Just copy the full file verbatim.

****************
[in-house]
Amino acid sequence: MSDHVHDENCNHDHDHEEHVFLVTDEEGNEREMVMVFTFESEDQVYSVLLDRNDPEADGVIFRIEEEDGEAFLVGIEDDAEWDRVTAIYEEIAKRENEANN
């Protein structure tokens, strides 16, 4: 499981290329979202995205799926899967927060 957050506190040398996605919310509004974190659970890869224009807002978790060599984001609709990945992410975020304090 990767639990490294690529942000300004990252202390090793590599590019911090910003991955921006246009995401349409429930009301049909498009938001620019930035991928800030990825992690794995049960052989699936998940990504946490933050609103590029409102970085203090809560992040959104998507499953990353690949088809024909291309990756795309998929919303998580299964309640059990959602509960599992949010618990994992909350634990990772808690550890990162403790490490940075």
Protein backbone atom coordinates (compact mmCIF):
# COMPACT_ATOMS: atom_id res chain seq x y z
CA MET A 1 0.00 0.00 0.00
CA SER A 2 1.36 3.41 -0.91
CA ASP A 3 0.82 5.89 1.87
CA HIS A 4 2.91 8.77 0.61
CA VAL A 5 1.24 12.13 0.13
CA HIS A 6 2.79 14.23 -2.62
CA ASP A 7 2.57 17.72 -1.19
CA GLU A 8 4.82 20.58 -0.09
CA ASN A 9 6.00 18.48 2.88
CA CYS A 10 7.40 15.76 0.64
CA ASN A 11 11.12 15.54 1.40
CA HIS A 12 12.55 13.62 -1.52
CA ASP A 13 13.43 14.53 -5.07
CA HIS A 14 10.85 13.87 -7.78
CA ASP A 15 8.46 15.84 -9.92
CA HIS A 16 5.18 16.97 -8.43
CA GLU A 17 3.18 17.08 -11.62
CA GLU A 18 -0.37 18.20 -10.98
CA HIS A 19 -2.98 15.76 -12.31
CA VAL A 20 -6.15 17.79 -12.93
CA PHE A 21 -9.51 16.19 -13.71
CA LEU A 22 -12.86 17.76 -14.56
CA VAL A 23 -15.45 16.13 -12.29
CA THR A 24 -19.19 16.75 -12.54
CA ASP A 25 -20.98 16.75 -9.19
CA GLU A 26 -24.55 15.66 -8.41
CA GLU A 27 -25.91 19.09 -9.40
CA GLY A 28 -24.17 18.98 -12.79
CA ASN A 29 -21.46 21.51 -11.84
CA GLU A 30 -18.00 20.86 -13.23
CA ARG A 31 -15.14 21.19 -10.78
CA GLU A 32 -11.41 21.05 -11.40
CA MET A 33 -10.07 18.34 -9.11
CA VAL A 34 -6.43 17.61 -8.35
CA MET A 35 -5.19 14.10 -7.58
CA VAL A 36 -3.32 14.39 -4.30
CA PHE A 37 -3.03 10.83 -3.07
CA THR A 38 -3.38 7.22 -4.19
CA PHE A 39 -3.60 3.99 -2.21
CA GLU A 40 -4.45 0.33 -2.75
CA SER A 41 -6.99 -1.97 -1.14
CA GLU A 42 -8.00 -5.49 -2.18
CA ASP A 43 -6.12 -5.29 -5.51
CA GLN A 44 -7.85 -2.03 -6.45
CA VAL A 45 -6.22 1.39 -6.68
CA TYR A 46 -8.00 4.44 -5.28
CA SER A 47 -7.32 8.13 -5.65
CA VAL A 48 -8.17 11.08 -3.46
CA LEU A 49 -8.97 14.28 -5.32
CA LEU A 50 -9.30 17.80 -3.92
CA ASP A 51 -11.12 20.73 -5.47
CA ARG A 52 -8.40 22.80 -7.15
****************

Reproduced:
[in-house]
Amino acid sequence: MSDHVHDENCNHDHDHEEHVFLVTDEEGNEREMVMVFTFESEDQVYSVLLDRNDPEADGVIFRIEEEDGEAFLVGIEDDAEWDRVTAIYEEIAKRENEANN
């Protein structure tokens, strides 16, 4: 499981290329979202995205799926899967927060 957050506190040398996605919310509004974190659970890869224009807002978790060599984001609709990945992410975020304090 990767639990490294690529942000300004990252202390090793590599590019911090910003991955921006246009995401349409429930009301049909498009938001620019930035991928800030990825992690794995049960052989699936998940990504946490933050609103590029409102970085203090809560992040959104998507499953990353690949088809024909291309990756795309998929919303998580299964309640059990959602509960599992949010618990994992909350634990990772808690550890990162403790490490940075």
Protein backbone atom coordinates (compact mmCIF):
# COMPACT_ATOMS: atom_id res chain seq x y z
CA MET A 1 0.00 0.00 0.00
CA SER A 2 1.36 3.41 -0.91
CA ASP A 3 0.82 5.89 1.87
CA HIS A 4 2.91 8.77 0.61
CA VAL A 5 1.24 12.13 0.13
CA HIS A 6 2.79 14.23 -2.62
CA ASP A 7 2.57 17.72 -1.19
CA GLU A 8 4.82 20.58 -0.09
CA ASN A 9 6.00 18.48 2.88
CA CYS A 10 7.40 15.76 0.64
CA ASN A 11 11.12 15.54 1.40
CA HIS A 12 12.55 13.62 -1.52
CA ASP A 13 13.43 14.53 -5.07
CA HIS A 14 10.85 13.87 -7.78
CA ASP A 15 8.46 15.84 -9.92
CA HIS A 16 5.18 16.97 -8.43
CA GLU A 17 3.18 17.08 -11.62
CA GLU A 18 -0.37 18.20 -10.98
CA HIS A 19 -2.98 15.76 -12.31
CA VAL A 20 -6.15 17.79 -12.93
CA PHE A 21 -9.51 16.19 -13.71
CA LEU A 22 -12.86 17.76 -14.56
CA VAL A 23 -15.45 16.13 -12.29
CA THR A 24 -19.19 16.75 -12.54
CA ASP A 25 -20.98 16.75 -9.19
CA GLU A 26 -24.55 15.66 -8.41
CA GLU A 27 -25.91 19.09 -9.40
CA GLY A 28 -24.17 18.98 -12.79
CA ASN A 29 -21.46 21.51 -11.84
CA GLU A 30 -18.00 20.86 -13.23
CA ARG A 31 -15.14 21.19 -10.78
CA GLU A 32 -11.41 21.05 -11.40
CA MET A 33 -10.07 18.34 -9.11
CA VAL A 34 -6.43 17.61 -8.35
CA MET A 35 -5.19 14.10 -7.58
CA VAL A 36 -3.32 14.39 -4.30
CA PHE A 37 -3.03 10.83 -3.07
CA THR A 38 -3.38 7.22 -4.19
CA PHE A 39 -3.60 3.99 -2.21
CA GLU A 40 -4.45 0.33 -2.75
CA SER A 41 -6.99 -1.97 -1.14
CA GLU A 42 -8.00 -5.49 -2.18
CA ASP A 43 -6.12 -5.29 -5.51
CA GLN A 44 -7.85 -2.03 -6.45
CA VAL A 45 -6.22 1.39 -6.68
CA TYR A 46 -8.00 4.44 -5.28
CA SER A 47 -7.32 8.13 -5.65
CA VAL A 48 -8.17 11.08 -3.46
CA LEU A 49 -8.97 14.28 -5.32
CA LEU A 50 -9.30 17.80 -3.92
CA ASP A 51 -11.12 20.73 -5.47
CA ARG A 52 -8.40 22.80 -7.15